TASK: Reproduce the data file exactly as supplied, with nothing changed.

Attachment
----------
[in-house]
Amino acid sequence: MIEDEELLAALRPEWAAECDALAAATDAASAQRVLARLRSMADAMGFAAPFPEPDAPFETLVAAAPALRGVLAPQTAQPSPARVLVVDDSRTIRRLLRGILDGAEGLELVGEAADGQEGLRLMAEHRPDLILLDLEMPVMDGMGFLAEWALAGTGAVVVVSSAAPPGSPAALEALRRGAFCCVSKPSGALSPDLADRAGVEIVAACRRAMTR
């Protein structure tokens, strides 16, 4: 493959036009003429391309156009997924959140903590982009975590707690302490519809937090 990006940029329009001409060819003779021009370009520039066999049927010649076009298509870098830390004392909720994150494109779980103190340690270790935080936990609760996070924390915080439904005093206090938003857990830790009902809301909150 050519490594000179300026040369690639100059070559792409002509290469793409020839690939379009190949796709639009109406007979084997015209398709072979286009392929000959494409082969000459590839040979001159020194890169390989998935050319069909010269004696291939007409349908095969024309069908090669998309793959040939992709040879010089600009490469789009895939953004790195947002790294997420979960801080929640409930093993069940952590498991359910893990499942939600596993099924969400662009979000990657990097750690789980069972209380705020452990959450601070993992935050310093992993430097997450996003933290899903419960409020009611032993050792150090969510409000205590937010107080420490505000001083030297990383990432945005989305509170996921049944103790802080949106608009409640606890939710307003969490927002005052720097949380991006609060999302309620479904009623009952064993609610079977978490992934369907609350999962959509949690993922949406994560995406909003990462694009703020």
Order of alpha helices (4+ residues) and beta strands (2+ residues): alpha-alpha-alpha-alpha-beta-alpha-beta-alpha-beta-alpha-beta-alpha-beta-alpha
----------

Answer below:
[in-house]
Amino acid sequence: MIEDEELLAALRPEWAAECDALAAATDAASAQRVLARLRSMADAMGFAAPFPEPDAPFETLVAAAPALRGVLAPQTAQPSPARVLVVDDSRTIRRLLRGILDGAEGLELVGEAADGQEGLRLMAEHRPDLILLDLEMPVMDGMGFLAEWALAGTGAVVVVSSAAPPGSPAALEALRRGAFCCVSKPSGALSPDLADRAGVEIVAACRRAMTR
């Protein structure tokens, strides 16, 4: 493959036009003429391309156009997924959140903590982009975590707690302490519809937090 990006940029329009001409060819003779021009370009520039066999049927010649076009298509870098830390004392909720994150494109779980103190340690270790935080936990609760996070924390915080439904005093206090938003857990830790009902809301909150 050519490594000179300026040369690639100059070559792409002509290469793409020839690939379009190949796709639009109406007979084997015209398709072979286009392929000959494409082969000459590839040979001159020194890169390989998935050319069909010269004696291939007409349908095969024309069908090669998309793959040939992709040879010089600009490469789009895939953004790195947002790294997420979960801080929640409930093993069940952590498991359910893990499942939600596993099924969400662009979000990657990097750690789980069972209380705020452990959450601070993992935050310093992993430097997450996003933290899903419960409020009611032993050792150090969510409000205590937010107080420490505000001083030297990383990432945005989305509170996921049944103790802080949106608009409640606890939710307003969490927002005052720097949380991006609060999302309620479904009623009952064993609610079977978490992934369907609350999962959509949690993922949406994560995406909003990462694009703020």
Order of alpha helices (4+ residues) and beta strands (2+ residues): alpha-alpha-alpha-alpha-beta-alpha-beta-alpha-beta-alpha-beta-alpha-beta-alpha